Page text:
I often find myself thinking about the Lahore I grew up in the 90s. I remember the Lahore that had wider and less congested roads and shorter distances. I remember when Gulberg and Model Town was all there was to the city and Johar Town seemed like the other end of the world. I remember the Lahore where Salt n Pepper was the finest place to dine out and the festival at Fortress Stadium would excite even the most boring souls. I remember the Lahore where seeing the pirate ship and Ferris wheel in Joyland from miles away would excite kids and Venturer at Sindbad was the big evolution of fun rides. I remember the Lahore where the first KFC opened in Barkat Market and an entire family could eat there for Rs500.
Mall Road had flower clocks that would fascinate kids like me sitting in the back seats of their cars and the same road would light up every August 14 with everyone out to celebrate. Not once did one have to think about safety while going to the Mall Road on a celebratory night or while heading to the overcrowded Fortress Stadium.
Remembering the Lahore of the 90s makes me more sad than nostalgic. It had less places to eat out and restricted variety to shop, luxury cars on the roads of Gulberg were a rare sight and the women hanging out at M M Alam didn’t know what Prada or Hermes is, but it was safer. The walls of people’s homes were shorter, very few homes had gatekeepers sitting outside, kids played in the parks while their mothers walked around peacefully, families enjoyed piping hot kebabs in the food street till wee hours of the night. Lahore’s energy may have remained the same, its lights may have brightened but there is a constant fear that no place is safe, there could be an attack anywhere. And that fear robs half the beauty of Lahore.
Back in the day, Defence wasn’t popular and Y block and Z block didn’t exist but they do now and that is where everyone gathers for a cup of coffee and laughter with friends and family. The blast in Z block on Thursday was not an attack on progressive men and women and the Western coffee culture, it was an attack on love, laughter and freedom of the people of Lahore. It was an attack on our confidence to convince the world that our cities are safe to host international sports events and other cultural activities. It was an attack that showed how easy it is for militants to disrupt life even during high alert and security.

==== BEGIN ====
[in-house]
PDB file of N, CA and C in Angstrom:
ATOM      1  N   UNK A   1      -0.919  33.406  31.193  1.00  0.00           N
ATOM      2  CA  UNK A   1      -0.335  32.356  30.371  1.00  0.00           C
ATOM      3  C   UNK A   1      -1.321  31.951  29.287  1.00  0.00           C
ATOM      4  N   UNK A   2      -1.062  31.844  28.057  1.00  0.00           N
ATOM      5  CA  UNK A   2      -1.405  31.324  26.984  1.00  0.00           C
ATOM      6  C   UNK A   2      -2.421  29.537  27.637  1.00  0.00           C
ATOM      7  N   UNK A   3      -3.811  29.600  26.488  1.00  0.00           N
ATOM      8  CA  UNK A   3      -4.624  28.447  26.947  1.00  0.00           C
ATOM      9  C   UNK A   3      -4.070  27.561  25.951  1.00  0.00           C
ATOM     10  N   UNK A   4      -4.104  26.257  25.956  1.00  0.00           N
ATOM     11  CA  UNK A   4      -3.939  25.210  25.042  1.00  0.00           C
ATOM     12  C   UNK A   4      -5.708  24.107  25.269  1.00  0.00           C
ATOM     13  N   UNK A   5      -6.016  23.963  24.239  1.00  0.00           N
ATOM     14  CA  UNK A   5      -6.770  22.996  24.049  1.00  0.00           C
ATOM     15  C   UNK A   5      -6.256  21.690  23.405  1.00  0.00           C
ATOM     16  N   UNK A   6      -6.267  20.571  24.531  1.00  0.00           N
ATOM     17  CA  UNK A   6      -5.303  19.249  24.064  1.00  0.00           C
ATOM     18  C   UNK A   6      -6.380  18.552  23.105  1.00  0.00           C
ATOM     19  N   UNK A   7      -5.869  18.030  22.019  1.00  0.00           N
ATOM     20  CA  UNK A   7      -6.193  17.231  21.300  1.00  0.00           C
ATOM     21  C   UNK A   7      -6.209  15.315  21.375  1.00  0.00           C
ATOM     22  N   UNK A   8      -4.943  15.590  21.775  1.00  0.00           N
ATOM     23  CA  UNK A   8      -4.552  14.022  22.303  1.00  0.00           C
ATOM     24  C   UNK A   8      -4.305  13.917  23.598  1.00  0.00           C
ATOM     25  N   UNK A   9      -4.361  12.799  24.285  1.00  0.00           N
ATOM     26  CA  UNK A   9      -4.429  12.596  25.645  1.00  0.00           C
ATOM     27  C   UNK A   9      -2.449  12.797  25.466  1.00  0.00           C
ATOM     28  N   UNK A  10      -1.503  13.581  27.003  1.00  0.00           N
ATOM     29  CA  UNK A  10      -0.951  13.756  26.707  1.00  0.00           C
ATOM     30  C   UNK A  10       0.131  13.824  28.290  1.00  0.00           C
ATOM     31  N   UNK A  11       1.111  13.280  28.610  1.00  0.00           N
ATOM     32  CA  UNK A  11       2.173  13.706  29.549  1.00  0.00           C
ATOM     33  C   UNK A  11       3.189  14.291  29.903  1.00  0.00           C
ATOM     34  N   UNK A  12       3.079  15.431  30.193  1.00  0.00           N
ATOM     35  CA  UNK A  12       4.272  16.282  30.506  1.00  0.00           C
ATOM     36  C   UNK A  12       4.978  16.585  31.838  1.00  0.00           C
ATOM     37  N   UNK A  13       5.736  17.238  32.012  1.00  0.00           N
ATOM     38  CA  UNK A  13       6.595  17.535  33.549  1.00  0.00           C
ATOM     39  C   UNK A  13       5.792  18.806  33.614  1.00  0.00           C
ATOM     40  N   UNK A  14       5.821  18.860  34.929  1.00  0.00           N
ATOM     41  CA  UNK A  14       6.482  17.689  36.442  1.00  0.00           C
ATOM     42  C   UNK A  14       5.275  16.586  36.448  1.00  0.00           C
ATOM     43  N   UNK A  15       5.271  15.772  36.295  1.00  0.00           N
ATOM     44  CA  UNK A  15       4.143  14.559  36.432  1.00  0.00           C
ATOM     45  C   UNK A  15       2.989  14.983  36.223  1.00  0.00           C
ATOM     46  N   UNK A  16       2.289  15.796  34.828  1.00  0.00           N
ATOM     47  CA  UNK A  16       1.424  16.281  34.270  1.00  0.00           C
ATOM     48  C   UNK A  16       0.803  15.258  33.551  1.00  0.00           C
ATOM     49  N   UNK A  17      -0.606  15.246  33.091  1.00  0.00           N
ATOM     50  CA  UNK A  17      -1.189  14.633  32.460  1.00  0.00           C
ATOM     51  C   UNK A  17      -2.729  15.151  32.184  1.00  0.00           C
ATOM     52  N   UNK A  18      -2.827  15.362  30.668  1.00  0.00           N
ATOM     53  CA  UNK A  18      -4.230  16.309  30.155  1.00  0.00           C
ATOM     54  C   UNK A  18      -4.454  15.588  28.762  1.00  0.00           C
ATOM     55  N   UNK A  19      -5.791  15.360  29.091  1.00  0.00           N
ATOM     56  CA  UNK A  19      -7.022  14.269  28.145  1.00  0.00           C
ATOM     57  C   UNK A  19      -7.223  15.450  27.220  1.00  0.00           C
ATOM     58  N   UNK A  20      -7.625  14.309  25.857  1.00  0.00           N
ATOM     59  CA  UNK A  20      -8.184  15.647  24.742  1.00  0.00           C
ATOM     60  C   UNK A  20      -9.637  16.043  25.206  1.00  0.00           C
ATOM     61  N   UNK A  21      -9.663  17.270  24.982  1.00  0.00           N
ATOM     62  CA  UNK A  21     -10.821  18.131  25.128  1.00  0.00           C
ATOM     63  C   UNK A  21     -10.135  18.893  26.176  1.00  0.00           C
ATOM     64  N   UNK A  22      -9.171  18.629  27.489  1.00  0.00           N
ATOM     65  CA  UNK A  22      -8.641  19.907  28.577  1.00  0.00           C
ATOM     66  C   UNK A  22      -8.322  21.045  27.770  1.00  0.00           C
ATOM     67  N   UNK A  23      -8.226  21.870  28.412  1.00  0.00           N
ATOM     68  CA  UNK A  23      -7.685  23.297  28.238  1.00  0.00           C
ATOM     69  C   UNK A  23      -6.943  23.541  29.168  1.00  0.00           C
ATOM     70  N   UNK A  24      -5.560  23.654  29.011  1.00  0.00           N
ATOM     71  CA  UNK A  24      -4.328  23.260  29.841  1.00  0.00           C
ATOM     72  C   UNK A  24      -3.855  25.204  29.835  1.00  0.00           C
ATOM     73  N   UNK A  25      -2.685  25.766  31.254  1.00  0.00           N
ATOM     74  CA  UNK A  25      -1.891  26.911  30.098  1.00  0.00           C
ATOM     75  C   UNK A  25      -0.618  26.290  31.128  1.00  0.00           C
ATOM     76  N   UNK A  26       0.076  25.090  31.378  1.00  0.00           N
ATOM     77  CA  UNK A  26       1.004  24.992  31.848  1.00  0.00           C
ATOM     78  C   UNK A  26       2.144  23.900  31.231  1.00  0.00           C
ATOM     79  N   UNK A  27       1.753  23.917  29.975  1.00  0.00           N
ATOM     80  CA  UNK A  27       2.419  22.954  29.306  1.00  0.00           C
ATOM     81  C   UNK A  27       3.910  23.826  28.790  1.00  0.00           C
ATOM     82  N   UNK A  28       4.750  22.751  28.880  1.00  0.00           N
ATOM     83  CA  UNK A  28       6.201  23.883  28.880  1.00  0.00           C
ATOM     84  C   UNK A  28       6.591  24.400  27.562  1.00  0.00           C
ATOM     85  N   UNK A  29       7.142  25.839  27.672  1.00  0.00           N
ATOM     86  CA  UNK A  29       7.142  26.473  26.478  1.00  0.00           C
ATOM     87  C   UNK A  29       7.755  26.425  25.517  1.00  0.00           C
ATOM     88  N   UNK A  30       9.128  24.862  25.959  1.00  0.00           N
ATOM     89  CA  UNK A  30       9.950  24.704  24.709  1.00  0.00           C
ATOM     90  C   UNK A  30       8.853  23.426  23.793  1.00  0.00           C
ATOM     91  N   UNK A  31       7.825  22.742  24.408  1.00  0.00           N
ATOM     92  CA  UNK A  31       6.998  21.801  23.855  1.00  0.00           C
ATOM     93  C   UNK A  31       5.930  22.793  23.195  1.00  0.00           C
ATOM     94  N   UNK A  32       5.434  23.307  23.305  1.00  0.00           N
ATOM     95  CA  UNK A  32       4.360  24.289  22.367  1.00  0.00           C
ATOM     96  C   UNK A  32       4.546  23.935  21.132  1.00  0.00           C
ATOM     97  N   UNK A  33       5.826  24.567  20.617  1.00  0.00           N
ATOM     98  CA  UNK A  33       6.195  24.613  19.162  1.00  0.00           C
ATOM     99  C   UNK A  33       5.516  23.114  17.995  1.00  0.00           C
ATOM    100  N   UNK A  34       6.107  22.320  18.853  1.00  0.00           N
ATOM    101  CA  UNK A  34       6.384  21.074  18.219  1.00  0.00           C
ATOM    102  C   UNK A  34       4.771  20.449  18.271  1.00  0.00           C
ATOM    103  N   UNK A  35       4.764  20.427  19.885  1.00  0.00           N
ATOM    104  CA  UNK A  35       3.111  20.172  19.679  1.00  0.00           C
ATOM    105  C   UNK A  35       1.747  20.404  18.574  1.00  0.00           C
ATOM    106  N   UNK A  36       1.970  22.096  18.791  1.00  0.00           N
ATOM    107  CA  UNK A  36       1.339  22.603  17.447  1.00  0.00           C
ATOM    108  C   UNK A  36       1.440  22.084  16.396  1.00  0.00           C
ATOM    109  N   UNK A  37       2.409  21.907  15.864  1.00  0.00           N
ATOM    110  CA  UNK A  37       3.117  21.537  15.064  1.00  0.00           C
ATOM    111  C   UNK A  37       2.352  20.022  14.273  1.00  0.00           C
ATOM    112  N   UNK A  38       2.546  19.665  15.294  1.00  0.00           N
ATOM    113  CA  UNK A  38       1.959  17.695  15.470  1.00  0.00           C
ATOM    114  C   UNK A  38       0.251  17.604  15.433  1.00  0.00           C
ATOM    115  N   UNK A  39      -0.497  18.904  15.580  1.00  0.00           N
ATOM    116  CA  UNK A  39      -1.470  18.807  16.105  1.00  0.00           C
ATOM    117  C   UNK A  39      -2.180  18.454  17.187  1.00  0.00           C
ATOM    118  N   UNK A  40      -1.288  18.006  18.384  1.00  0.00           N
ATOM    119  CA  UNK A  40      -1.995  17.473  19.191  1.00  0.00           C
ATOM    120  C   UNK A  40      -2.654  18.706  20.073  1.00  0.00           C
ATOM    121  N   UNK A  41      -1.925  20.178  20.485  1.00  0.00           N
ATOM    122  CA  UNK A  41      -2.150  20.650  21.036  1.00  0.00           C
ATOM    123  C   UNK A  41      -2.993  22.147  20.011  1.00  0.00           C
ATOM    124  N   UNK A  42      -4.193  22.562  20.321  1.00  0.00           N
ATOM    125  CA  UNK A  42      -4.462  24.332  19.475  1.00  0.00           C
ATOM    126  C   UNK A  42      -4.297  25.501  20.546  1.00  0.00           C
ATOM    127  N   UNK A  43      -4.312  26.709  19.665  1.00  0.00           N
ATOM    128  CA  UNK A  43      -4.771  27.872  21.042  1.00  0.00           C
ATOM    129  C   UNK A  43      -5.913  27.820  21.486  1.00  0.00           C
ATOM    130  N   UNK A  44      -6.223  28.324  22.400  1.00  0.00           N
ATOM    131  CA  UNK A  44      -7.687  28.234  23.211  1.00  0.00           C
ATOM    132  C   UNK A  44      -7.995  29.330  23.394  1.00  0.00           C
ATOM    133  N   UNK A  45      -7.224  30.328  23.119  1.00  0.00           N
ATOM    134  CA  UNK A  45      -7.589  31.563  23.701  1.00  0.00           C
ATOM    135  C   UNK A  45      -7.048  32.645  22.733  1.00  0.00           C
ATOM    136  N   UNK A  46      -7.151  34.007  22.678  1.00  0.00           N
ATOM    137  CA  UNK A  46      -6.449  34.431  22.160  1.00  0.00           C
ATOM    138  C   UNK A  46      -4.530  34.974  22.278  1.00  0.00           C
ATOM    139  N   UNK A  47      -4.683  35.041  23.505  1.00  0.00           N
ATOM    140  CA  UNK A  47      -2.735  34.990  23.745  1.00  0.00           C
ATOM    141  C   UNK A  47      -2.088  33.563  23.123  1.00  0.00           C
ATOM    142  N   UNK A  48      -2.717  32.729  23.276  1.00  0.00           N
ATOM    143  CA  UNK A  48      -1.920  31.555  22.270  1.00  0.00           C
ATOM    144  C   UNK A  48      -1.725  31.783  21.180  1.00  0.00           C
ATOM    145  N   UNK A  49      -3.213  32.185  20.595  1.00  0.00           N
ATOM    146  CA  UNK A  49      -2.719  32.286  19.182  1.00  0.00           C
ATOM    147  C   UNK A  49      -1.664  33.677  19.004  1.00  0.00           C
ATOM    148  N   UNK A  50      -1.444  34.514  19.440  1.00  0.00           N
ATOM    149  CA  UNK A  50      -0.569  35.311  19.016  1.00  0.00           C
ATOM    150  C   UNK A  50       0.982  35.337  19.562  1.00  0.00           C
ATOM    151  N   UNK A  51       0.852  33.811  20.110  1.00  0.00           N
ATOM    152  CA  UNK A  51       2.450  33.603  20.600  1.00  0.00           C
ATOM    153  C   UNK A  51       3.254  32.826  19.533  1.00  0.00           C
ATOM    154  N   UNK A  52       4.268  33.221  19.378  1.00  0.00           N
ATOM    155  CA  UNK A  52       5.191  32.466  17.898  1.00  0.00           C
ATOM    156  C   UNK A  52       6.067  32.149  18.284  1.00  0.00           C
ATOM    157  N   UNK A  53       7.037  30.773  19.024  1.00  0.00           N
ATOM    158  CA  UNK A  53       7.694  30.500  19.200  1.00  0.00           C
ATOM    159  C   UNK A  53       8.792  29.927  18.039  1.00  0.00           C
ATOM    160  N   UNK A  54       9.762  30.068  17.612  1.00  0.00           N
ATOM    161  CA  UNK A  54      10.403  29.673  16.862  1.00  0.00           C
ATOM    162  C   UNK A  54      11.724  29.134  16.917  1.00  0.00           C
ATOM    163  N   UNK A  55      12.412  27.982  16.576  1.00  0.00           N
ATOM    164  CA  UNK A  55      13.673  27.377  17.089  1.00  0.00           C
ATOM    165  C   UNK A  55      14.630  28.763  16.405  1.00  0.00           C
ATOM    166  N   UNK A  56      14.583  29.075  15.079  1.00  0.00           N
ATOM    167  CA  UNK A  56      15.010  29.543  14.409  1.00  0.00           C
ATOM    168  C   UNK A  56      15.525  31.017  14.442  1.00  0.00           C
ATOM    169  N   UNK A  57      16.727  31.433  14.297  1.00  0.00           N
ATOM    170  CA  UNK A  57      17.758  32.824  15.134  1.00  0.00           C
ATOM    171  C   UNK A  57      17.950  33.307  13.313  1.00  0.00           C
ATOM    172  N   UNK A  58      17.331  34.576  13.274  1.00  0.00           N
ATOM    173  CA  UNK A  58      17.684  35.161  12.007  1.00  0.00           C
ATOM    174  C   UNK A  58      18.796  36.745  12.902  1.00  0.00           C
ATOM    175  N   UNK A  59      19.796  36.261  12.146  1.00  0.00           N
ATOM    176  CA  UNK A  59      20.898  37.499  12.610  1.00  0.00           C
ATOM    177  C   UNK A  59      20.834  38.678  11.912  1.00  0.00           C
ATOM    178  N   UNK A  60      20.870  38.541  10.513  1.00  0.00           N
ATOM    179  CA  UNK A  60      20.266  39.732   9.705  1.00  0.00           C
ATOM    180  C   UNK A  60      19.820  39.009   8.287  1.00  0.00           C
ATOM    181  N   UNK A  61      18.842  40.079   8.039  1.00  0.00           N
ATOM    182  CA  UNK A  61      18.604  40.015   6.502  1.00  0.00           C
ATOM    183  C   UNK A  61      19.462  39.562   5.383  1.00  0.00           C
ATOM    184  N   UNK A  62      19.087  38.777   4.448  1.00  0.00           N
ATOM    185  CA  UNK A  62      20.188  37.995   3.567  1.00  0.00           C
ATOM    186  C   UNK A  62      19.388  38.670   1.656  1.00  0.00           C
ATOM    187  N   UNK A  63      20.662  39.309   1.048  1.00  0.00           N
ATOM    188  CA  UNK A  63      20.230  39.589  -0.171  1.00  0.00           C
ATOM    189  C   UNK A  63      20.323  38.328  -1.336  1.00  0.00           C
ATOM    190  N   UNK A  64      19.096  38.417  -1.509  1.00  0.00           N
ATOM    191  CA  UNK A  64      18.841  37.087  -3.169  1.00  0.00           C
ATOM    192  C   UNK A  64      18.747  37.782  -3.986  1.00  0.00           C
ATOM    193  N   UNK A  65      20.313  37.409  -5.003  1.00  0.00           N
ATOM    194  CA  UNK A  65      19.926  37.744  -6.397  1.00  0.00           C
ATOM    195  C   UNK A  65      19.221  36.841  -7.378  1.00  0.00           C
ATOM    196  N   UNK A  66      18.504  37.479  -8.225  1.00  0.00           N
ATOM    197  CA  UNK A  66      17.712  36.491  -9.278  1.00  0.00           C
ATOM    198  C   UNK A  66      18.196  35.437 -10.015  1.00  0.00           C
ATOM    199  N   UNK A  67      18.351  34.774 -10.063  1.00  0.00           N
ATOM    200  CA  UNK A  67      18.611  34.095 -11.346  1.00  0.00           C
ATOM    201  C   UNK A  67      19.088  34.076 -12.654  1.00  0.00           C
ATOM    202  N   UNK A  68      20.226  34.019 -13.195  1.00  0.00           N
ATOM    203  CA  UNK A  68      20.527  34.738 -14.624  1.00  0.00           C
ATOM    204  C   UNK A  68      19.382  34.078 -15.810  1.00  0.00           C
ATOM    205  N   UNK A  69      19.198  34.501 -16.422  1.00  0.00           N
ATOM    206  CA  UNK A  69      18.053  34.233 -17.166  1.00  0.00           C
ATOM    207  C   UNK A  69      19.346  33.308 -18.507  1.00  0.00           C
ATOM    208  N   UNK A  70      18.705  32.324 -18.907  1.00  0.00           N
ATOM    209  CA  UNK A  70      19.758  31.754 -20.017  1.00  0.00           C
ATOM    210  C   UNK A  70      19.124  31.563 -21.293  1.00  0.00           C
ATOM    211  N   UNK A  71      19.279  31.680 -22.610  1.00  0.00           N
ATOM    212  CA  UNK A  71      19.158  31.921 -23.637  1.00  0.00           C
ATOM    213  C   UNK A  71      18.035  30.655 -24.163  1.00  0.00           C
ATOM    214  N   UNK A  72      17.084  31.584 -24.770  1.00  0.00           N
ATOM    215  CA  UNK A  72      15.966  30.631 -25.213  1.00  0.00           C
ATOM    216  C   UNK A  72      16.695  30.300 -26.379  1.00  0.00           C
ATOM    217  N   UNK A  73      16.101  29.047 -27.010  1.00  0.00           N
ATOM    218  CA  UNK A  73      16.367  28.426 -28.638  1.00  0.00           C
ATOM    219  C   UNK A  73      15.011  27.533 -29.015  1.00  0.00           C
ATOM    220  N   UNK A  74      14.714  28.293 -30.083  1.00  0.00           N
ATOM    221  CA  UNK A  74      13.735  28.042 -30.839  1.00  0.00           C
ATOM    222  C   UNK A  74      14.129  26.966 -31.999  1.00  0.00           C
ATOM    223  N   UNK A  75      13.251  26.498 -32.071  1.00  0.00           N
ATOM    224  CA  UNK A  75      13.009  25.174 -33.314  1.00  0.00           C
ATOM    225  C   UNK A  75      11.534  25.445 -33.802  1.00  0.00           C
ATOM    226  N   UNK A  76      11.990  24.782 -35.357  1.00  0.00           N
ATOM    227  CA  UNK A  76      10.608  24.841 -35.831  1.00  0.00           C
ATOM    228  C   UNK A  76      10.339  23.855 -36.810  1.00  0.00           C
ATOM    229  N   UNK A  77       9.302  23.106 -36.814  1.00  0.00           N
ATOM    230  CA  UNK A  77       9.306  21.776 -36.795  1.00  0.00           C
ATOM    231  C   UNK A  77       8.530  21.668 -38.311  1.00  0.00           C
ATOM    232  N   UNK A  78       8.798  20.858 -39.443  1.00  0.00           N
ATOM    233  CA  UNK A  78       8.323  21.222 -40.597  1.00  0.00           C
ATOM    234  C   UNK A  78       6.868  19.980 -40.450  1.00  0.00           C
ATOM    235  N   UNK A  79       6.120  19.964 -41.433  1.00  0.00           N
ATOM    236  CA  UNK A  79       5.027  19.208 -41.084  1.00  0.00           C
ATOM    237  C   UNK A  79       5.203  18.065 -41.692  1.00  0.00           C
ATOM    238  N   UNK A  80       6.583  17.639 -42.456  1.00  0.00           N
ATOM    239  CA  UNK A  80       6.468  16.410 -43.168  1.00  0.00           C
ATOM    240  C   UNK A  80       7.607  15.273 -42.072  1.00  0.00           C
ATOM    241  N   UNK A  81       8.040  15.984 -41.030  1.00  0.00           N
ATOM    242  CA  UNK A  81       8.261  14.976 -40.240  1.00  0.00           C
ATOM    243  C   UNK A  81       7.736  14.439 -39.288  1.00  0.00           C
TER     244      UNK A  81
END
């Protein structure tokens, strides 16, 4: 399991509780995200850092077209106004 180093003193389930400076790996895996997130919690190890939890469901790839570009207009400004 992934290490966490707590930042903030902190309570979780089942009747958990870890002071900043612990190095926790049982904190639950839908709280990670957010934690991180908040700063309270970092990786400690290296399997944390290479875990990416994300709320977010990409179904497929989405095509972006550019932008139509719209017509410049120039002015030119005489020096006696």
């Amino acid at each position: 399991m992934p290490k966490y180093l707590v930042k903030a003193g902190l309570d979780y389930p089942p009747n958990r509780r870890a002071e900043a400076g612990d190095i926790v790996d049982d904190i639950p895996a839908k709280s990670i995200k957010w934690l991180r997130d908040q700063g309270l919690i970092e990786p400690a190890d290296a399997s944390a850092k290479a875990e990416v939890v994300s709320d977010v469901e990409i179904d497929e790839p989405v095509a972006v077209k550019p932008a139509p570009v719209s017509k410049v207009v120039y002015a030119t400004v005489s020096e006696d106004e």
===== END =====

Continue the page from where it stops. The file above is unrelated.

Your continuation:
This has been a painful February for Pakistan but I hope it is one that leads to us finding solutions. I hope we find solutions other than deserting our streets and staying indoors. I hope we find more sustainable solutions than closing down schools and stopping young ones to head out for coffee. I hope we find real solutions for peace and prosperity.
They say the most powerful lessons are taught during the toughest times. Perhaps, this tough time is a chance for our leaders to learn how to refrain from politicizing misery and the grim loss of life. Perhaps, this is a chance for our political parties to join hands to secure the homeland instead of using blasts as a way to bring each other down. Perhaps this is time when every Pakistani needs to become more responsible and conscious.
But more than any of that, in this hour of need when Lahore bleeds again we need to turn to each other for comfort and solace while remembering the victims and their families. We need to be more loving and compassionate towards everyone we meet because that is the need of the hour. So, pass a smile to anyone you come across today, help the elderly cross the road and wave back at the kid who is staring at you because that is what Lahore and the rest of the country needs; a reassurance that we are in this together and the good days are going to return soon. Maybe not like the 90s but similar and peaceful times.
Published in The Express Tribune, February 26th, 2017.
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